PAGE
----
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Paving the way towards a brighter a future

Interview - January 24, 2014
Mr. Badamsed Gansukh General Director of National Developer in Mongolia, his company plays an essential role in Mongolia’s development by building roads and highways. He speaks to Worldfolio about what he views as the most pressing issues in Mongolia today: diversifying away from mining, attracting foreign investment and building modern infrastructure
Mongolia’s economy has been growing fast in the past years on the back of the mining sector, also with the intervention of FDI. In your opinion, what other sectors should be developed in order to diversify Mongolia’s economy and to attract foreign investors?  
For the near future, the mining sector will lead Mongolia’s growth. Companies from all over the world are coming here to invest their money in our mines. Things thus standing, I believe that the Government should not push further foreign investment in the mining sector, because FDI in that business represent already the 85% of the total.
Mongolia cannot rely on a one-business-based economy. I believe our Government should be more proactive and forward thinking. As I said, the mining sector contributes to our economy’s growth producing 20% of the state revenue but we should start promoting other sectors which, by the way, have high potential such as construction, road, energy, and water business.    
Furthermore, our road business is necessary for supporting the mining business. Lack of adequate infrastructure is an impediment to the development of the mineral industry as it has a negative impact on the competitiveness of our products when we compare them with the same products coming from Australia or other producer countries. The cost of Mongolian coal is too high due to our poor infrastructures.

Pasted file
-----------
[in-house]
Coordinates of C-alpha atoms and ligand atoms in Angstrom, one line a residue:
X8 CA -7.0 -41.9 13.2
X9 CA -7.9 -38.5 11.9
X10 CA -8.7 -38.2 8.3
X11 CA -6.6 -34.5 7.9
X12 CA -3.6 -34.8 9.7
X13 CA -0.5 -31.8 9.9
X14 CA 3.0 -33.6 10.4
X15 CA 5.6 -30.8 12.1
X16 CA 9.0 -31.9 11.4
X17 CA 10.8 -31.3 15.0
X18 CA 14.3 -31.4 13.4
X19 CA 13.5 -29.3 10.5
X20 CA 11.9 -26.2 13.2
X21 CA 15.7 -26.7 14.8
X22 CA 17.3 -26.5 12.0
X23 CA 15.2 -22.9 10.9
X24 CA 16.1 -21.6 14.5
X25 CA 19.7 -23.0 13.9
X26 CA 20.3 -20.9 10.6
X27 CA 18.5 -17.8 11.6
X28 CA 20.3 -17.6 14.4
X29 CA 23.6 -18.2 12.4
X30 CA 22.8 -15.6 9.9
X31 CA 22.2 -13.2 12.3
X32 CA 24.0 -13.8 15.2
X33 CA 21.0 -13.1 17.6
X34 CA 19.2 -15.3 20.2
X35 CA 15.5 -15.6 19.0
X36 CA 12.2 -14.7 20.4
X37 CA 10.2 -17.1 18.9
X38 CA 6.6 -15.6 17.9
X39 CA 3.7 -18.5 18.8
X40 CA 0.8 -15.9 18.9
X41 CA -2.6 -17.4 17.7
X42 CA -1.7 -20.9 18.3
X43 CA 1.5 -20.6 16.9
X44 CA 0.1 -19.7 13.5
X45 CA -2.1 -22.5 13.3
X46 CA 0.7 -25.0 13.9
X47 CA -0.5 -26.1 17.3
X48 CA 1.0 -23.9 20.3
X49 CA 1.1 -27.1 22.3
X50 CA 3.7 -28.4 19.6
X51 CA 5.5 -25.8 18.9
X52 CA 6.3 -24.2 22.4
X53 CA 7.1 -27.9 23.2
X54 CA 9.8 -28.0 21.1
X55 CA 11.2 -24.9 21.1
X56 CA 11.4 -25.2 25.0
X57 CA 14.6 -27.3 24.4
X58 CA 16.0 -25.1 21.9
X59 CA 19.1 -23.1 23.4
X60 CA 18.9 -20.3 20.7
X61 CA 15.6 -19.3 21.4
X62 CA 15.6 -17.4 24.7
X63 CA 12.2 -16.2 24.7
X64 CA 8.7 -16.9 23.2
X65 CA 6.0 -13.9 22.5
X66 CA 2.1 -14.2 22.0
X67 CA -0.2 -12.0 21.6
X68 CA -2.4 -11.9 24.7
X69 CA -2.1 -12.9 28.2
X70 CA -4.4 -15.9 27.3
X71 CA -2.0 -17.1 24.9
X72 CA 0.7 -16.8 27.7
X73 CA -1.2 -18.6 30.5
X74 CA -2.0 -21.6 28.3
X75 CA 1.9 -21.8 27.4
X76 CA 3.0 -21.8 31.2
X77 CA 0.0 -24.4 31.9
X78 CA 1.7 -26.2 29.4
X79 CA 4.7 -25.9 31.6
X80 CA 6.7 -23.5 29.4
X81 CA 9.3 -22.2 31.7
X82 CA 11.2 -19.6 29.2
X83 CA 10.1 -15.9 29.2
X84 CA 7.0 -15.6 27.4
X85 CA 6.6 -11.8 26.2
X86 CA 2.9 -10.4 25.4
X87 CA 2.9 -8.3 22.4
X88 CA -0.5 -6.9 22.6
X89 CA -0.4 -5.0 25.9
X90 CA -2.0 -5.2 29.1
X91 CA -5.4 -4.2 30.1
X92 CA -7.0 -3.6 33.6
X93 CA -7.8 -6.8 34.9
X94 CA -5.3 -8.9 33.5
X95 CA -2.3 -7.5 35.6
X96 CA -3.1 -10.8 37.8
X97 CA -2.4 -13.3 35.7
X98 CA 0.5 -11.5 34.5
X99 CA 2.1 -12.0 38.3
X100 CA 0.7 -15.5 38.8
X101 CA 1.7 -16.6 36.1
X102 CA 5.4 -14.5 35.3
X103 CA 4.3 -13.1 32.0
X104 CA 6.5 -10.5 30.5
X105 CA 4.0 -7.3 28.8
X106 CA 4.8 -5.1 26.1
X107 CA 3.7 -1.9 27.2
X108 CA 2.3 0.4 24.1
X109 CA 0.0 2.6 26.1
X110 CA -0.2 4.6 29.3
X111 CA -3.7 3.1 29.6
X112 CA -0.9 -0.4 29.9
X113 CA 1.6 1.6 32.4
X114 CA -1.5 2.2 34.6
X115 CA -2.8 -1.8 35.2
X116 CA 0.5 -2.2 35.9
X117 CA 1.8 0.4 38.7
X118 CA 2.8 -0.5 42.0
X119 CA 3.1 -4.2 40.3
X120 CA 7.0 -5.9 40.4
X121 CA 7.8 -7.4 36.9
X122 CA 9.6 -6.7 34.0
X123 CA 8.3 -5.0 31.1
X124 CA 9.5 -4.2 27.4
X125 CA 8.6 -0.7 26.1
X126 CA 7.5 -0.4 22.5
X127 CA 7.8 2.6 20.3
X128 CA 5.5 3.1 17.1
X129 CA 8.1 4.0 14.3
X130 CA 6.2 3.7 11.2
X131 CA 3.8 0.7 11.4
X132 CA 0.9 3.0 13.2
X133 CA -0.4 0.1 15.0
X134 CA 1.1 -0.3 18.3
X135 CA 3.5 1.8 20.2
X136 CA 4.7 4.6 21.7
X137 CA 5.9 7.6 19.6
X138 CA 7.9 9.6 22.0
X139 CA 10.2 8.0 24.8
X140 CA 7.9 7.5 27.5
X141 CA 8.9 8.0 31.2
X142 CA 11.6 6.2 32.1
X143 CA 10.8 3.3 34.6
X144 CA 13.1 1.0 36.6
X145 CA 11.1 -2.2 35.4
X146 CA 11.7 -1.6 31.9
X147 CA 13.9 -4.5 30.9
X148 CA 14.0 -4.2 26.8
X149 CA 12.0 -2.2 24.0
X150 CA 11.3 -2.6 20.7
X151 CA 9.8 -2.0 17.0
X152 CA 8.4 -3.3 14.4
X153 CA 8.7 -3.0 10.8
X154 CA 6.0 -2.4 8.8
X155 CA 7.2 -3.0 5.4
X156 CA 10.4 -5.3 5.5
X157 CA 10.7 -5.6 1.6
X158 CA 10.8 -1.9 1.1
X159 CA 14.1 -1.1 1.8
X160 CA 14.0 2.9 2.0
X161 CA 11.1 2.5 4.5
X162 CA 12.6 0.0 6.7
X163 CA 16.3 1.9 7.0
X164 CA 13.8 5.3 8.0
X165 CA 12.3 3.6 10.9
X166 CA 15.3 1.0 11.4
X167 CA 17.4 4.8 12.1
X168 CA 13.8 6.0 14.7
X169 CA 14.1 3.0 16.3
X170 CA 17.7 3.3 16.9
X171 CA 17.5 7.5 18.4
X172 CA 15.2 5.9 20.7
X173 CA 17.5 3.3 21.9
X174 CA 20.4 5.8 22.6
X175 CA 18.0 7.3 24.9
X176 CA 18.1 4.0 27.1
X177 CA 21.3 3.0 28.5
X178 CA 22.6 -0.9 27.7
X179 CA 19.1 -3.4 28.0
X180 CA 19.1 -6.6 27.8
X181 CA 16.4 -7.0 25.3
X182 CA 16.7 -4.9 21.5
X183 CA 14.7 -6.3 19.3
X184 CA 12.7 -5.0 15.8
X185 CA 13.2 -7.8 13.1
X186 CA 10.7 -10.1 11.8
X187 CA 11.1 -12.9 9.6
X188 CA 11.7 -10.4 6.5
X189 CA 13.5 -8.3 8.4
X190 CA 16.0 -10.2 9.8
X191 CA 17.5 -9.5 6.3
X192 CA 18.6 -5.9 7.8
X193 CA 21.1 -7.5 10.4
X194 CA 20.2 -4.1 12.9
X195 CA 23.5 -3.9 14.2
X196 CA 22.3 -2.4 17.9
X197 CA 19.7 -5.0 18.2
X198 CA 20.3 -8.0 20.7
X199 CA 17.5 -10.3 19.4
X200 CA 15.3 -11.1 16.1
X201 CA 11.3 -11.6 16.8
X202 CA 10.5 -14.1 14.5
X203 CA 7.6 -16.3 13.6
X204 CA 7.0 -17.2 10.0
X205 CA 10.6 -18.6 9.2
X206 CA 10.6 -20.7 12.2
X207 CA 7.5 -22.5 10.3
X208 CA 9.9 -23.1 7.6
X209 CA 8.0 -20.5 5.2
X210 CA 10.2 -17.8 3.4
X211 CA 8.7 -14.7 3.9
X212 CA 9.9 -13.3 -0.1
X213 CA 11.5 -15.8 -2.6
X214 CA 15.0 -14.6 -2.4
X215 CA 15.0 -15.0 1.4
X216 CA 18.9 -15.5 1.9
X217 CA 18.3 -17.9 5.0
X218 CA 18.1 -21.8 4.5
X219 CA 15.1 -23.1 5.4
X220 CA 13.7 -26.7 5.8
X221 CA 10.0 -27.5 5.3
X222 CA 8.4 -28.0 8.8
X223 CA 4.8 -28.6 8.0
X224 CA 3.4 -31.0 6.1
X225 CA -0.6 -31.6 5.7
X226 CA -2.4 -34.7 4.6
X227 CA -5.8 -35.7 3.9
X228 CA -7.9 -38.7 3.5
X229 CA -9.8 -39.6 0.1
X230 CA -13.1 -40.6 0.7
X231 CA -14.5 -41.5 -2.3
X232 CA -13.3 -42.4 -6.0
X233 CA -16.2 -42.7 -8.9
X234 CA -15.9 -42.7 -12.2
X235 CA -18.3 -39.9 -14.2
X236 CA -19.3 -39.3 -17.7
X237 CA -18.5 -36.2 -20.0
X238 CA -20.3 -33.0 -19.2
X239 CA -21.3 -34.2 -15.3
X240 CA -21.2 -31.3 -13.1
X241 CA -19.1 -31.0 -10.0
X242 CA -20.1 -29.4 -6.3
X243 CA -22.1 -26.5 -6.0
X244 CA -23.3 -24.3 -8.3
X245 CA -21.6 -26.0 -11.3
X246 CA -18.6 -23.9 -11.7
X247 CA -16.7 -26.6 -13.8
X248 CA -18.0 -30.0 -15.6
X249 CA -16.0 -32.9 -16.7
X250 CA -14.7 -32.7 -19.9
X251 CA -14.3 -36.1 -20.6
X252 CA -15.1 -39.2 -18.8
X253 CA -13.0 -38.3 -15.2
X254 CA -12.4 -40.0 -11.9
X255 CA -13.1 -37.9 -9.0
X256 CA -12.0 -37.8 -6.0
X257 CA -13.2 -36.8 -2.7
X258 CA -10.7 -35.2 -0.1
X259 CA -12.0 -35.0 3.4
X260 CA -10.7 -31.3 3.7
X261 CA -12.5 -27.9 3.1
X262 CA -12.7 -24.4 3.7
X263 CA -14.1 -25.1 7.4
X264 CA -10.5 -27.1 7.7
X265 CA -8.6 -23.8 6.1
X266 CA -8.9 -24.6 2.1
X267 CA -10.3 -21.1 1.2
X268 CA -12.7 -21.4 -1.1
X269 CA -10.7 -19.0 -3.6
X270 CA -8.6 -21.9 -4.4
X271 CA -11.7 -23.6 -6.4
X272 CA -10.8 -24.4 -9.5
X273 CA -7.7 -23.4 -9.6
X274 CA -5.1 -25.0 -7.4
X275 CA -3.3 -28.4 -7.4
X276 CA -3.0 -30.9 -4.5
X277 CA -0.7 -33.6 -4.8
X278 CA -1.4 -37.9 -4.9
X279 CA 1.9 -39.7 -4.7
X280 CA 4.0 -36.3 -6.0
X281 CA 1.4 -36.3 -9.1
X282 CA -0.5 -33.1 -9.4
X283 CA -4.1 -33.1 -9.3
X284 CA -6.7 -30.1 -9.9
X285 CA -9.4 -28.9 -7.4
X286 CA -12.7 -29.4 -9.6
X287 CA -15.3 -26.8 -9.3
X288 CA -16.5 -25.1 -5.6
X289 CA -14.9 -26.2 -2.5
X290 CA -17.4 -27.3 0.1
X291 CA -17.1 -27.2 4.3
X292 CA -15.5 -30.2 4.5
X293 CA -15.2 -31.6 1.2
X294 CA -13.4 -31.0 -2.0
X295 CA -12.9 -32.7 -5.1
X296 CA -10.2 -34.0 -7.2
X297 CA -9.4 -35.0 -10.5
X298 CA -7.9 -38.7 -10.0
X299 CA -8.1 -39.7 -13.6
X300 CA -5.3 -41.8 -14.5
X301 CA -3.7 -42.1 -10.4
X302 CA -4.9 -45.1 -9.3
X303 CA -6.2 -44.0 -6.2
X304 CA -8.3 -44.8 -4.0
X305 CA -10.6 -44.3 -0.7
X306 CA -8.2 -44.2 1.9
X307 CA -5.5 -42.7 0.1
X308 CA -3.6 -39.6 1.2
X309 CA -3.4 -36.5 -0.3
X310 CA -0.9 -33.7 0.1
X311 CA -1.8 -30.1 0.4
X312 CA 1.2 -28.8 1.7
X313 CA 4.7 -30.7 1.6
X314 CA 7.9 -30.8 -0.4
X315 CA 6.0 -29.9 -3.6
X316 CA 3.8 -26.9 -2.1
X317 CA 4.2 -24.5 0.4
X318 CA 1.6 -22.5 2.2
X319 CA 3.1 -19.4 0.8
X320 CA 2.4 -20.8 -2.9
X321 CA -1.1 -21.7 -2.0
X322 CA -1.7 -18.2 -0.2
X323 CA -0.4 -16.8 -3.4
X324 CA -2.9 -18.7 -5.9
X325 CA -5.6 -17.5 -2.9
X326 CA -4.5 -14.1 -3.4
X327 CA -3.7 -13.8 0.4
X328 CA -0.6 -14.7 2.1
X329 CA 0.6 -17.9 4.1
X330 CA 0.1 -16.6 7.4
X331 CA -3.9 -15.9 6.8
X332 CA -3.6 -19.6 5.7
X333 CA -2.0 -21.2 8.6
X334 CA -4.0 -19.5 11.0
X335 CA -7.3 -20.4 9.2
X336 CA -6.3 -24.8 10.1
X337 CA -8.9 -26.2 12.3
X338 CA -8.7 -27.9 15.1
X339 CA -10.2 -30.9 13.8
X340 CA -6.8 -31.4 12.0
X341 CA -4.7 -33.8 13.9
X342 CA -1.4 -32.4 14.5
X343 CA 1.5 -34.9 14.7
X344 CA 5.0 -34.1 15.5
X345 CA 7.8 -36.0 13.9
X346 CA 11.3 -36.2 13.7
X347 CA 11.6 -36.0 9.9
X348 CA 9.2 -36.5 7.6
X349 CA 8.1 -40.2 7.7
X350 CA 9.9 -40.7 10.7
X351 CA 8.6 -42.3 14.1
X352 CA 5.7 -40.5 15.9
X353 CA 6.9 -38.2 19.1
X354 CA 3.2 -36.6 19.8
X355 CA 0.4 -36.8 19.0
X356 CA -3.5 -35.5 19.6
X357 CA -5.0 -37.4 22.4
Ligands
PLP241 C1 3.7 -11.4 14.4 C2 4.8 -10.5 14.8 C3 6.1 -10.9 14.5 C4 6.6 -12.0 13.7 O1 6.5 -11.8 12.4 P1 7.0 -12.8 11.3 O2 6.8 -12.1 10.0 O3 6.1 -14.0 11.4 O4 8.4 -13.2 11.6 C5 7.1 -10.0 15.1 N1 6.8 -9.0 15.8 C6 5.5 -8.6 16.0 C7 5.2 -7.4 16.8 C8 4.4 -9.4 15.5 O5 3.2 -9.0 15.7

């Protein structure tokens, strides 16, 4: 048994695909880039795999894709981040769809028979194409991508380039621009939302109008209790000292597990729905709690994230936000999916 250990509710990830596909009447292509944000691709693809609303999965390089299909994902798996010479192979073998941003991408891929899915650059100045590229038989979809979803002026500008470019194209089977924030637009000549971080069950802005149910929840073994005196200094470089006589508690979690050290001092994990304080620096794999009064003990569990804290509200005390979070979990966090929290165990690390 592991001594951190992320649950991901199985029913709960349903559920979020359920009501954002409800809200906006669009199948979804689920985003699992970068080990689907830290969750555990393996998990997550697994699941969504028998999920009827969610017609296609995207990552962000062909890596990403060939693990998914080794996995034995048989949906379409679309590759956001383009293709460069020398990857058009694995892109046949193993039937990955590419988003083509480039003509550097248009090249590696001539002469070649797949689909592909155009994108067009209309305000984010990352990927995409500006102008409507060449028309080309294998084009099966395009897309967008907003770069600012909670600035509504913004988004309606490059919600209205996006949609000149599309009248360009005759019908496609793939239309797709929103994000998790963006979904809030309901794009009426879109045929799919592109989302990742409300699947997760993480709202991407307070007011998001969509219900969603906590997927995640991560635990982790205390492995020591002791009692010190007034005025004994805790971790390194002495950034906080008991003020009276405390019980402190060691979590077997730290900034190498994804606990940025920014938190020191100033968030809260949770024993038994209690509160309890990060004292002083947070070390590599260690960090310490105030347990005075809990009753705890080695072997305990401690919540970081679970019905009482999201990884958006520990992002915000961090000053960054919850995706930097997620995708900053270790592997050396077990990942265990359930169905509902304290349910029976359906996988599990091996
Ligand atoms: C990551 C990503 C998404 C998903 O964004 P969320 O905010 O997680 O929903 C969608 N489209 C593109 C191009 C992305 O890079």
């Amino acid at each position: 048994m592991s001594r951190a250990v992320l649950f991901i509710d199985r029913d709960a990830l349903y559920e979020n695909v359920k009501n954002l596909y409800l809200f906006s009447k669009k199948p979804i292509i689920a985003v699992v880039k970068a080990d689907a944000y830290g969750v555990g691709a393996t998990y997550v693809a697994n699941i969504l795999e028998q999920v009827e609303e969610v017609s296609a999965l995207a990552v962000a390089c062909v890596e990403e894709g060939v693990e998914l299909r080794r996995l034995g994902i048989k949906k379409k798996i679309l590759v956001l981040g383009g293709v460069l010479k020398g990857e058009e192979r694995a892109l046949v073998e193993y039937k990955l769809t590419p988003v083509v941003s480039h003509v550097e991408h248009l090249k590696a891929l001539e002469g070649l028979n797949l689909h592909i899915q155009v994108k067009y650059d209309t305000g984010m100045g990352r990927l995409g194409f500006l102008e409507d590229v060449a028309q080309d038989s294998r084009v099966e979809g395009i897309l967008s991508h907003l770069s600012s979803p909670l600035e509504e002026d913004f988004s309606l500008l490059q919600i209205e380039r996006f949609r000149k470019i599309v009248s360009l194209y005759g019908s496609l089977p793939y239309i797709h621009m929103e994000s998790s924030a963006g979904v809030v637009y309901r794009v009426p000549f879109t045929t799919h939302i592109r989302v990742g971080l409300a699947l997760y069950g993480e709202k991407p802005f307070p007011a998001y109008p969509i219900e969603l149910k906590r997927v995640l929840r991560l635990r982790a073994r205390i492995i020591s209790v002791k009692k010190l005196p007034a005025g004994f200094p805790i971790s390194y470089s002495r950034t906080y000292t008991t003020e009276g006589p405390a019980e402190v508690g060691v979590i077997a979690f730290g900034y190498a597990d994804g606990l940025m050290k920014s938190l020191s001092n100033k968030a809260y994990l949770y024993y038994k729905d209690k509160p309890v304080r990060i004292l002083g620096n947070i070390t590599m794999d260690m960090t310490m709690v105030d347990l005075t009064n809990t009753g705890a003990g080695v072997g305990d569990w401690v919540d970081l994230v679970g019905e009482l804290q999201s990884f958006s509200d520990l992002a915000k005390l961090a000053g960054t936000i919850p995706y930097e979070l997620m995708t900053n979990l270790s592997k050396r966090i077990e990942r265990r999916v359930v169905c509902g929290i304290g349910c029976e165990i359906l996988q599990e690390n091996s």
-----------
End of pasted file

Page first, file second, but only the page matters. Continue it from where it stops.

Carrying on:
Tackling poor infrastructure is vital for a developing country like Mongolia. 
Besides modernising infrastructures, the Government should implement reforms in order to improve the energy sector, which I consider to be the other key sector in our country.
What is Mongolia doing nowadays to attract the attention of foreign investors? 
Mongolia experienced a first wave of FDI back in late nineties, after the democracy revolution and transition to a market economy. At the beginning of 2000, the country was considered appealing by foreign investors but, in 2009, the economic crisis stopped the incoming flow of FDI. FDI dropped dramatically between 2009 and 2012 (they decreased approximately by 30%).  Recently, the Parliament passed the new investment law. The latter is expected to reverse the slowdown that Mongolia’s economy suffered in the past few years and to increase the inflow of FDI. Therefore I have positive expectations and look forward to a second wave of foreign investment in 2014.  
Mongolia’s road network is underdeveloped and requires massive infrastructure investments, particularly in the transport sector. What do you think are the priorities in this matter and how is the Government operating to provide Mongolia with an adequate infrastructure system?